How to Open a Vocational Nursing School

nurse hand with syringe doing injection image by fotosergio from Fotolia.com

Licensed vocation and practical nurses assist registered nurses by administering nursing interventions. Although their practice is under the supervision of a registered nurse, they can independently perform treatment and therefore expand the capacity and reach of a nursing staff. LVN and LPN education is a one-year certification program. Schools offering LVN education must attain state licensing and national accreditation through a somewhat complicated, multi-step process.

Study the National League for Nursing Accrediting Commision's standards for practical nursing programs. They are available online as well as by mail upon request to the commission. The standards outline necessary staff, faculty, curriculum, resources and outcomes required for your LPN school to receive national recognition that many states, including Nevada, require in order to hold a license to operate.

Write your curriculum per NLNAC standards. Select appropriate texts and materials to accompany your curriculum outline as they will strengthen your applications for licensing and accreditation.

Ask your state board of nursing for its licensing and accreditation standards. Although states such as Nevada mirror national standards, California and Texas allow programs non-NLNAC programs to operate if they meet state board of nursing requirements. Ask your nursing board for an application to become a new LVN or LPN program.

Apply to additional state agencies as required by your nursing board. Texas, for example, requires non-university or college affiliated schools to receive approval as a vocational training program from the Texas Workforce Commission before they can apply for practical nursing program approval.

Submit an application to your state nursing board complete with curriculum outline and a business plan. If you follow the national accreditation standards, you will have all the correct documents and elements in place. These include an administrator who is a registered nurse with a graduate degree in nursing as well as having 50 percent of your faculty with graduate nursing degrees. Detailed curriculum that includes ethics and diversity; technological and academic resources; and detailed evaluation processes for faculty and program are some of the key components required.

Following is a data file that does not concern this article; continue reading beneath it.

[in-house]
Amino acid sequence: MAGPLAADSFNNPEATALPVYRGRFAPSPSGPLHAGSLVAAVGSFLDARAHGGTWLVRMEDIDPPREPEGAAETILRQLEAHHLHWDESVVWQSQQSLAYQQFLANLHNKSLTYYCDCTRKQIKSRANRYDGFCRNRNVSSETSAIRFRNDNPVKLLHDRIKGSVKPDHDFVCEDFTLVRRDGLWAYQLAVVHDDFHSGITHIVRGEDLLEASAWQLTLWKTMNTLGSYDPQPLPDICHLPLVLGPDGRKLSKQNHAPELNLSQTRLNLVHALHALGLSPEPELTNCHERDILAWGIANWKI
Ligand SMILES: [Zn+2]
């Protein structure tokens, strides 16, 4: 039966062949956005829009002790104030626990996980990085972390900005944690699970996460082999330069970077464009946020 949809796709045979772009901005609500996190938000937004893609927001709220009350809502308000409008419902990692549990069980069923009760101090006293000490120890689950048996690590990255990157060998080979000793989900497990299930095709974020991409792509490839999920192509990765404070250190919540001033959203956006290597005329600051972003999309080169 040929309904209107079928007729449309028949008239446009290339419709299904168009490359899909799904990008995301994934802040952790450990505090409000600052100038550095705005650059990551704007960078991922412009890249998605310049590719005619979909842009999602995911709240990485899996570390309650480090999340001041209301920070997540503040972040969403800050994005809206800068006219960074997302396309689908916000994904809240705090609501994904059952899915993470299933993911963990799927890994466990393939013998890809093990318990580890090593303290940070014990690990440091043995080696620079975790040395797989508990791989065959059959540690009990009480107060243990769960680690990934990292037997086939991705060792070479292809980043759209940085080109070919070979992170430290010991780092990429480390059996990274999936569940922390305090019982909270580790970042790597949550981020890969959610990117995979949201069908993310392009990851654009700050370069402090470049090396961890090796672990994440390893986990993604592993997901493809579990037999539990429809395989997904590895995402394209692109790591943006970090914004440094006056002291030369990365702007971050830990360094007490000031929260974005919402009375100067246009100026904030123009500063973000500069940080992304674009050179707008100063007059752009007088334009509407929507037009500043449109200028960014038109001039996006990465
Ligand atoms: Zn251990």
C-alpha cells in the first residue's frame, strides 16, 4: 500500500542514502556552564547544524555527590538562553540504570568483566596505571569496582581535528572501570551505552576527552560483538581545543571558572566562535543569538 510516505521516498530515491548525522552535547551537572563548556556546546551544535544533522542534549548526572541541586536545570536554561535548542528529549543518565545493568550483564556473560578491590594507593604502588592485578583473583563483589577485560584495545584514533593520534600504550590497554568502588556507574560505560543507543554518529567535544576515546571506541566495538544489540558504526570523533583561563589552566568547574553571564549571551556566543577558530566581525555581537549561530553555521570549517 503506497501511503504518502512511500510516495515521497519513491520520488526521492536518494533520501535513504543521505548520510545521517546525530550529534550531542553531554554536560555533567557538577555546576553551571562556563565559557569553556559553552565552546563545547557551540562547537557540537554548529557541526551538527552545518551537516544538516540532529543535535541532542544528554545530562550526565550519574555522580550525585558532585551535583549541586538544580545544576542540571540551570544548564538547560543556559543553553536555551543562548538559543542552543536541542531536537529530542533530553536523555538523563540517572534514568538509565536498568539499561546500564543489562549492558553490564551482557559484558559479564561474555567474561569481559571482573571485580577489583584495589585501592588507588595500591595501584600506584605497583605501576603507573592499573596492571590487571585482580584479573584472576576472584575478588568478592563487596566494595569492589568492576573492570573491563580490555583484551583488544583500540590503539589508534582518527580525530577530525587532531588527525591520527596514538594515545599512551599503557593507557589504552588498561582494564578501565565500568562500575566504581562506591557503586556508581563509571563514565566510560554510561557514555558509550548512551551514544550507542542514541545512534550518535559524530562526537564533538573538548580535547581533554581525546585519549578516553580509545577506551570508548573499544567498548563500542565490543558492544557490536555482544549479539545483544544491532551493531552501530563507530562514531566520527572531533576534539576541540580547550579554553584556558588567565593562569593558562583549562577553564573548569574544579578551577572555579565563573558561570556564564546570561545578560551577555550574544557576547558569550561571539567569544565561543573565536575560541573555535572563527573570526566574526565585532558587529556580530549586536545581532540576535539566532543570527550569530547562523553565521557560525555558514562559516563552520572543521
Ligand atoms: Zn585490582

Attend nursing board meetings when your application is up for review. The board may have questions for you before it will rule on your program. You may be asked to make changes to your plans before you can be approved.

Apply for accreditation with the NLNAC, especially if your state requires it. You will need the same detailed information as you would if applying directly to the state and your application should address all points of the standards you received from the commission. If the NLNAC approves your application, you will gain provisional accreditation.

Begin classes as a provisionally accredited school when you receive approval from your state or NLNAC. You will need to work closely with your accrediting body while it evaluates your program for the first year of operation. Expect visits, requests for documents and interaction between accreditation reviewers and your faculty and students. NLNAC will only approve your school's full accreditation once your first class has graduated and achieved an 80 percent pass rate at the NCLEX-PN national licensure exam. Given that nursing candidates sometimes sit for the NCLEX more than once before passing the exam, you may experience a delay in achieving full accreditation.

References

Resources

About the Author

Eric Feigenbaum started his career in print journalism, becoming editor-in-chief of "The Daily" of the University of Washington during college and afterward working at two major newspapers. He later did many print and Web projects including re-brandings for major companies and catalog production.

Photo Credits

  • nurse hand with syringe doing injection image by fotosergio from Fotolia.com